IT’S impressive how quickly Wiltshire Council has come up with an alternative design for the relocated library/Travelodge following the comprehensive dismissal of the previous effort by the public.

Clearly there’s a sense of urgency about this project, due in part to the prospect of losing six million smackers if they aren’t spent soon. But also, I guess, due to the exigencies of working with a commercial partner.

At first glance it’s a big improvement, though scrolling through documents online is not as helpful in coming to an informed opinion as a public exhibition of the plans might be. Any chance?

It’s worth taking an all-round look at the proposed development, and not just the Fisherton Street frontage that most people will see most frequently.

The view, for example, from the ‘Cultural Quarter’. By which the council means our lovely Playhouse and rather less lovely City Hall. (I do hope they can beautify the one without destroying the other.)

The Playhouse has a warm hug of an atmosphere and is built on the right, human scale for audiences to engage directly with performers. In contrast, go somewhere like the BIC in Bournemouth, as I did once at great expense to see Eddie Izzard, and you’d be better off waiting for his next TV special.

Whilst Eddie was just a speck in the vast distance, all too visible were the inane tweets from fellow audience members projected on either side of the stage. Stuff like ‘I’m at Eddie Izzard’. I kid you not. I suppose it made you feel you were seeing something, at least.

No, give me our local theatre any day. And one day in particular last week was a wonderful example of why.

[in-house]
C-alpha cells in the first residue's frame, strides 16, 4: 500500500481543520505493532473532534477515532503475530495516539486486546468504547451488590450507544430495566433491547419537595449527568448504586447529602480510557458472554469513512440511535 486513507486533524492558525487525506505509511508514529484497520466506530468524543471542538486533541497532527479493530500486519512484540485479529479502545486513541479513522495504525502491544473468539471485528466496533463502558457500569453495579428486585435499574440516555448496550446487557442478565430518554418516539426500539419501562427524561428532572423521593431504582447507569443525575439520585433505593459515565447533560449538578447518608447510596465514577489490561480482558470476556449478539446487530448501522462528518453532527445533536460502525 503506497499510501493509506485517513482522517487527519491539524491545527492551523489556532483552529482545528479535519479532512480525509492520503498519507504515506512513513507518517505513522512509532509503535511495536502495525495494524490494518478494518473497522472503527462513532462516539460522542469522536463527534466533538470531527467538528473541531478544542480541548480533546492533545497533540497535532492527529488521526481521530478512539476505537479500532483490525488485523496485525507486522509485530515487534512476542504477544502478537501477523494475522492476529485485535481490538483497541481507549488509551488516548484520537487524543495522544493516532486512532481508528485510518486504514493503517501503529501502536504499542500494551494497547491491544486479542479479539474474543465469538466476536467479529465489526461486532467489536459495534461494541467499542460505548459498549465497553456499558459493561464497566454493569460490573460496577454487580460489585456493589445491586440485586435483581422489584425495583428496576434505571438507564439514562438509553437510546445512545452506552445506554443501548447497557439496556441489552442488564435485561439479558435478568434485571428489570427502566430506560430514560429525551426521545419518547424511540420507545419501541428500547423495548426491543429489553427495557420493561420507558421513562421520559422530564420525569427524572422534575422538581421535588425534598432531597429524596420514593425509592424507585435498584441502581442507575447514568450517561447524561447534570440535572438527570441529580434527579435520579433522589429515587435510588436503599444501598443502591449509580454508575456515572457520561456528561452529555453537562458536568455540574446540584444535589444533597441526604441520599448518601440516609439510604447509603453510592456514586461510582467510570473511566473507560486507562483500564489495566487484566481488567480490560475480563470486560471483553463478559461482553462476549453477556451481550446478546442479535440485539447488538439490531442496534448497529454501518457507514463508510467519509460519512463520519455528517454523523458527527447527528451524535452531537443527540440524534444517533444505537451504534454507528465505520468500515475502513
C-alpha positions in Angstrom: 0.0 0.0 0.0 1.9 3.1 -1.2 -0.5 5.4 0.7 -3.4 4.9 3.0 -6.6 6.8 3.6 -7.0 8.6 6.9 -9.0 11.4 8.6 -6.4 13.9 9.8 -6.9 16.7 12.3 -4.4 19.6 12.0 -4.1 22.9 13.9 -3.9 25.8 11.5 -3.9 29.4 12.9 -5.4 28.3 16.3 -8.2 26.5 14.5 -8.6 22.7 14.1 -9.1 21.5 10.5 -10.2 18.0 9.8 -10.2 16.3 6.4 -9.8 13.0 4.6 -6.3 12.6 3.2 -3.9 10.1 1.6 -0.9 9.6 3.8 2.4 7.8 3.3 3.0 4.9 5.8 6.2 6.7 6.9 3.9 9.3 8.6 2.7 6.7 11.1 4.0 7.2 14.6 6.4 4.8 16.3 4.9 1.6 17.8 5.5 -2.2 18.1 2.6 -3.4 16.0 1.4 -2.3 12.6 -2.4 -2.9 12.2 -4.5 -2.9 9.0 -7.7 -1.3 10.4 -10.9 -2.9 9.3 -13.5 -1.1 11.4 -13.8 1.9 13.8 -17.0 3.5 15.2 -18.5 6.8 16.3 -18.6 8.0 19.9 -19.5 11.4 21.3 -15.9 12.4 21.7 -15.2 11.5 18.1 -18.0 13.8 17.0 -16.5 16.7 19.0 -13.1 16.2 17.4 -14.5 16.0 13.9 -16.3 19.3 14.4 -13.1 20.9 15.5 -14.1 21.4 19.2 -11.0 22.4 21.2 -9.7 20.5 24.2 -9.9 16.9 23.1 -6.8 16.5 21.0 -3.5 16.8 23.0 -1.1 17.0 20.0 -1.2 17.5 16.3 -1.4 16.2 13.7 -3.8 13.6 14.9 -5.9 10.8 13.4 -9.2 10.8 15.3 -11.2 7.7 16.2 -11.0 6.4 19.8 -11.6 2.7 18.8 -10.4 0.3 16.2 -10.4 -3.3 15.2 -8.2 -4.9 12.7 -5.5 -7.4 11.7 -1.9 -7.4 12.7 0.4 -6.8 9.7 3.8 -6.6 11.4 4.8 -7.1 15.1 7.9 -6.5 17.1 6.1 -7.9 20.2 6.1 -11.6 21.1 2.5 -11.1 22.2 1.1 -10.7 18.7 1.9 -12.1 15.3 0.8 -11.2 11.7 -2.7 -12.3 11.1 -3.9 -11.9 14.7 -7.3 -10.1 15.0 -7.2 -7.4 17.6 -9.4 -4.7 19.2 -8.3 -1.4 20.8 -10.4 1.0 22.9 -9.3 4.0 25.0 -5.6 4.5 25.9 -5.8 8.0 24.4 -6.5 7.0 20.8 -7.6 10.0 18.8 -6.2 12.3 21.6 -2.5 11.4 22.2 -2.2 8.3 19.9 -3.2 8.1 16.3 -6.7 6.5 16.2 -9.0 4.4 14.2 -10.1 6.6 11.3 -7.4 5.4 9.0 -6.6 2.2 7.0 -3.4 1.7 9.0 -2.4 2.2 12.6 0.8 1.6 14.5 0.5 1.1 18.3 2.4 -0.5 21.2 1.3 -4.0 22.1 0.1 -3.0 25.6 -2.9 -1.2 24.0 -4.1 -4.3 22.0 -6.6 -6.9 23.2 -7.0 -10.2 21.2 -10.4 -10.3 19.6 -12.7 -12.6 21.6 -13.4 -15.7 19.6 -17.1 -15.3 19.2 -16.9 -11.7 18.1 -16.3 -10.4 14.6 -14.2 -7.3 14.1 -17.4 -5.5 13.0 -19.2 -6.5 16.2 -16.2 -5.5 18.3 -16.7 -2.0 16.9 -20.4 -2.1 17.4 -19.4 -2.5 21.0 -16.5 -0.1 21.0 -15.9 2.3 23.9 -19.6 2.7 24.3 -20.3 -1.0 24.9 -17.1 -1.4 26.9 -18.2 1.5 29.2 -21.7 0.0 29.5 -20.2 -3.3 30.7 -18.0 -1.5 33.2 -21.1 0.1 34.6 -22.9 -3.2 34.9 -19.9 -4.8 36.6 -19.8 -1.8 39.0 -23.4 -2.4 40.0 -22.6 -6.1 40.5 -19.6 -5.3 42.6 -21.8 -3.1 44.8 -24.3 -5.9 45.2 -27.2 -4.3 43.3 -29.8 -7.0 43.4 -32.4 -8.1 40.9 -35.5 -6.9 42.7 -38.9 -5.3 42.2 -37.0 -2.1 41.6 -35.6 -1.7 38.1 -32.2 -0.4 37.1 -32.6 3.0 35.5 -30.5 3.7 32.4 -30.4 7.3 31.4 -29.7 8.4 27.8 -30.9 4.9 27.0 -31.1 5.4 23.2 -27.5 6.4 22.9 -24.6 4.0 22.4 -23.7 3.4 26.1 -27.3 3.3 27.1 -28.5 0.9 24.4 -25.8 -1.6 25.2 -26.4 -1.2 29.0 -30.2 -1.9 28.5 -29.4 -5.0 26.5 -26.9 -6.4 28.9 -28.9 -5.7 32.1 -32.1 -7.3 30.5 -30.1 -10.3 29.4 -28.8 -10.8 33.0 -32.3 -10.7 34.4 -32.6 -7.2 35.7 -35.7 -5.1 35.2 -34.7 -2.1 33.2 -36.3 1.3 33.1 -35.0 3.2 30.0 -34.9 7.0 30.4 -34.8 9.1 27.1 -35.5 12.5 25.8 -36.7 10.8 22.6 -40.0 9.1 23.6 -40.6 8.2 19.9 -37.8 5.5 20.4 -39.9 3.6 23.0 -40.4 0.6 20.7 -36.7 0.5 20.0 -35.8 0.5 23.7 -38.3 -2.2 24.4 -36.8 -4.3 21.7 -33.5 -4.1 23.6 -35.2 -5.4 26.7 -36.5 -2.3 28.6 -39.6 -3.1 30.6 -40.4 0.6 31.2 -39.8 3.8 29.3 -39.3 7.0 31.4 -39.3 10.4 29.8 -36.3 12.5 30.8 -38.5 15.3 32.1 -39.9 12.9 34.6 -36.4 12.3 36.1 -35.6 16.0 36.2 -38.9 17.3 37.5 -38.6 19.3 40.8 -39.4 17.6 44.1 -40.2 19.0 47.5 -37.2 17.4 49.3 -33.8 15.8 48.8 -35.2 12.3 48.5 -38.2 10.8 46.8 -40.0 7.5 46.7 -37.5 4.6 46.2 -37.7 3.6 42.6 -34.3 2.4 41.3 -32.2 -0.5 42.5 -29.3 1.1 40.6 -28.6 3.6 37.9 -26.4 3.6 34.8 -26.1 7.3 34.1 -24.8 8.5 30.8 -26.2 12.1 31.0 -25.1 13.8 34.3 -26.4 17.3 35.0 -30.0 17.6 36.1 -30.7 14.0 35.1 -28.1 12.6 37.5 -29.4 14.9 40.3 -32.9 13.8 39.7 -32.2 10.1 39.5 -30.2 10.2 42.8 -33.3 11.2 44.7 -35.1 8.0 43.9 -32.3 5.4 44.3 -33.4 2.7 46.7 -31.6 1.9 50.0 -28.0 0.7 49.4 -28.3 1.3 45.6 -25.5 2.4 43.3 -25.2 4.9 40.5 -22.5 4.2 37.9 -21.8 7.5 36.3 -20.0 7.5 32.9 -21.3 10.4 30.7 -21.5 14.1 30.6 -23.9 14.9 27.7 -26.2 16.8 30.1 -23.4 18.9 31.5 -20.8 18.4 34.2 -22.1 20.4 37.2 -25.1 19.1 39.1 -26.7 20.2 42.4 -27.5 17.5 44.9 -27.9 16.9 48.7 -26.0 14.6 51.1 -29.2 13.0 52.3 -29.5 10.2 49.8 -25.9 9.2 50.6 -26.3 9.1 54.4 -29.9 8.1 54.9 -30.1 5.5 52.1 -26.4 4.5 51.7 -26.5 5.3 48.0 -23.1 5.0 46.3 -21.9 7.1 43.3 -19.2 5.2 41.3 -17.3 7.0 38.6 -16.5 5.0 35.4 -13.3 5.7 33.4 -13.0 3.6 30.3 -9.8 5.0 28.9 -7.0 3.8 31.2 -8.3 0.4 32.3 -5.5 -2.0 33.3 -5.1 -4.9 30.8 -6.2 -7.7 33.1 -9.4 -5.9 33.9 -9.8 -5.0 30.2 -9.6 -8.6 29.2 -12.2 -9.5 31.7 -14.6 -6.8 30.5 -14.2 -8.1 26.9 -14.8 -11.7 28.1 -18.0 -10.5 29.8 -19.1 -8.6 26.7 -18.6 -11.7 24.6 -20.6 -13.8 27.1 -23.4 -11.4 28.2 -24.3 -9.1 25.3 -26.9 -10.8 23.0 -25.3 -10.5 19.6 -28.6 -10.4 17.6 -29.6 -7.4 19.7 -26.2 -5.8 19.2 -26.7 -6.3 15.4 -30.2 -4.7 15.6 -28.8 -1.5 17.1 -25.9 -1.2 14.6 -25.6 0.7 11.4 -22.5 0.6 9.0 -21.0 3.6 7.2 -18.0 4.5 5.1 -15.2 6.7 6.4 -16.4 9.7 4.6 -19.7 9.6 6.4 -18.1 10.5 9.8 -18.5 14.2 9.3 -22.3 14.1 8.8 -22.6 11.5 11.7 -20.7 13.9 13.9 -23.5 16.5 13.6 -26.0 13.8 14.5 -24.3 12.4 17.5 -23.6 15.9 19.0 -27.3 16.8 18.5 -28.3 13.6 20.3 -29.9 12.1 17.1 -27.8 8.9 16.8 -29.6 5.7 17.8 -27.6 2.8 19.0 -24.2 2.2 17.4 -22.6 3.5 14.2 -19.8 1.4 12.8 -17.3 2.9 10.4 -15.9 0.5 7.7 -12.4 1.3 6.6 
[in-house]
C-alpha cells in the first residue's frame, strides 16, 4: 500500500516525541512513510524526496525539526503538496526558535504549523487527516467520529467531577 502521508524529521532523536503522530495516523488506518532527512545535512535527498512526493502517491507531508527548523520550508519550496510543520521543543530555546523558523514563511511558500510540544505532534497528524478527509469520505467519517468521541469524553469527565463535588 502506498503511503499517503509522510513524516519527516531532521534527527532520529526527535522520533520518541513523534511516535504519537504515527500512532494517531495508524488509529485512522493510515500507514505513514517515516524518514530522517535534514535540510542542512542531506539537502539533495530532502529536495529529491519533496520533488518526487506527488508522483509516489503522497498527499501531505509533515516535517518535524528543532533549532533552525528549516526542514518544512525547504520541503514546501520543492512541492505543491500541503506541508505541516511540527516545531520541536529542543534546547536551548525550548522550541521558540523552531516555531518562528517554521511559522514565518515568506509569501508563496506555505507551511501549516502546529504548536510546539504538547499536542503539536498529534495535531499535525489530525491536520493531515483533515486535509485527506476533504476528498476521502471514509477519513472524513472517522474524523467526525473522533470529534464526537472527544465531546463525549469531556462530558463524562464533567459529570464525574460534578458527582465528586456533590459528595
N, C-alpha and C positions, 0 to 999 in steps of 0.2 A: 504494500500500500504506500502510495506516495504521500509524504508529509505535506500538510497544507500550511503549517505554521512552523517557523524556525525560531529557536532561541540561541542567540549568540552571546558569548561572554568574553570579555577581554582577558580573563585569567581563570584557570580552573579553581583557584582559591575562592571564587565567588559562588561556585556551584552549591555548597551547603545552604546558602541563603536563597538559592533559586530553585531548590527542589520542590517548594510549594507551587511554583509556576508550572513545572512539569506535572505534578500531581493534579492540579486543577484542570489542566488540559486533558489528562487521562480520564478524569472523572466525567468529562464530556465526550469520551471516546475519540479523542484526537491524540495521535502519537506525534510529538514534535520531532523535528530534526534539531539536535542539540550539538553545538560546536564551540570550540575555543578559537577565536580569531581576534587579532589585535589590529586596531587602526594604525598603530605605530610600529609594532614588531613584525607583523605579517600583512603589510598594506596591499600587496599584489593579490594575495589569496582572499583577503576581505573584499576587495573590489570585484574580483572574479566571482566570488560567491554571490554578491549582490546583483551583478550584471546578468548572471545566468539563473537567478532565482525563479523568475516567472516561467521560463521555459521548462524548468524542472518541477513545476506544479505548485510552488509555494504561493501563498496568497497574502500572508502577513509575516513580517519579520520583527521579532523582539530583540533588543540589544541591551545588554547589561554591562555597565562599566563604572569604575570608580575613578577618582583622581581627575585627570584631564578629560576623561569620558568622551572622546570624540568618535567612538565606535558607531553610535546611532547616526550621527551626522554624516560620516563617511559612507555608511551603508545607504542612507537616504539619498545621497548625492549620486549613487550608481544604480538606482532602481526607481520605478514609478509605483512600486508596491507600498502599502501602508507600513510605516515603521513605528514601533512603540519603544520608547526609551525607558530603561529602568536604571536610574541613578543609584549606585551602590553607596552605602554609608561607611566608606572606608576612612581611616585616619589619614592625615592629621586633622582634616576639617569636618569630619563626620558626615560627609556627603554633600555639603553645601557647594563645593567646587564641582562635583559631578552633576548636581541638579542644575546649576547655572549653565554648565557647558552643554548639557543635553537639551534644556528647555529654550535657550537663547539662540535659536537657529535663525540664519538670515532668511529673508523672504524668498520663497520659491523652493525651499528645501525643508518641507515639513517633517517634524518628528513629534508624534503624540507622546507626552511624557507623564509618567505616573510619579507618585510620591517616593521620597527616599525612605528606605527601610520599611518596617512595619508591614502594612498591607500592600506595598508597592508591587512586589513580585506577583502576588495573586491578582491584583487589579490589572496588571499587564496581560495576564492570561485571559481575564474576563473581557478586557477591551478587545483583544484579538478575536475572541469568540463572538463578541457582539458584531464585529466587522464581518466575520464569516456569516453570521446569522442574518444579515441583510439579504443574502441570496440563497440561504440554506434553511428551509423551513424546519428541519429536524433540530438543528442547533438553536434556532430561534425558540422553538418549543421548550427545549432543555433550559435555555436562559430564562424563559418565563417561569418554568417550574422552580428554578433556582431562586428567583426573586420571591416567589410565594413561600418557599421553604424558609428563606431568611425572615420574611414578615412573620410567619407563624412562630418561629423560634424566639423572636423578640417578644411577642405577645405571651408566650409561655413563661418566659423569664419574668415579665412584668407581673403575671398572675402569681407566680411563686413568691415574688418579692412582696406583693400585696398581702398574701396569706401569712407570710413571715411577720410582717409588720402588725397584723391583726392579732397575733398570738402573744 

It was a Stage 65 and Jigsaw Youth Dance Company production of The Wizard of Oz. I imagine most people there had a relative or schoolfriend taking part.

But I didn’t, and neither did my companion, and we had still had such a good time.

I wouldn’t dream of picking out individual members of such a youthful cast for praise or criticism. This was truly a group effort. And what an inclusive, all-embracing group it was, with tinies to teens contributing according to their very varied abilities.

My abiding memories will be of a small boy with big round specs peering earnestly out into the lights as the cast took their final bow, trying to spot his family, and waving with both hands.

And of Toto, the adorable terrier. The notion of replacing him with one of those puppet dogs for the central part of the show worked a treat. I watched the young puppeteer with admiration, thinking how much my own knees would be creaking with all that kneeling and jumping around!

An absolute joy, and I left with a tear in my eye.

Community. That’s what live theatre can reflect and reinforce in a way no screen ever will.

Treasure this, and please don’t redevelop the life out of it.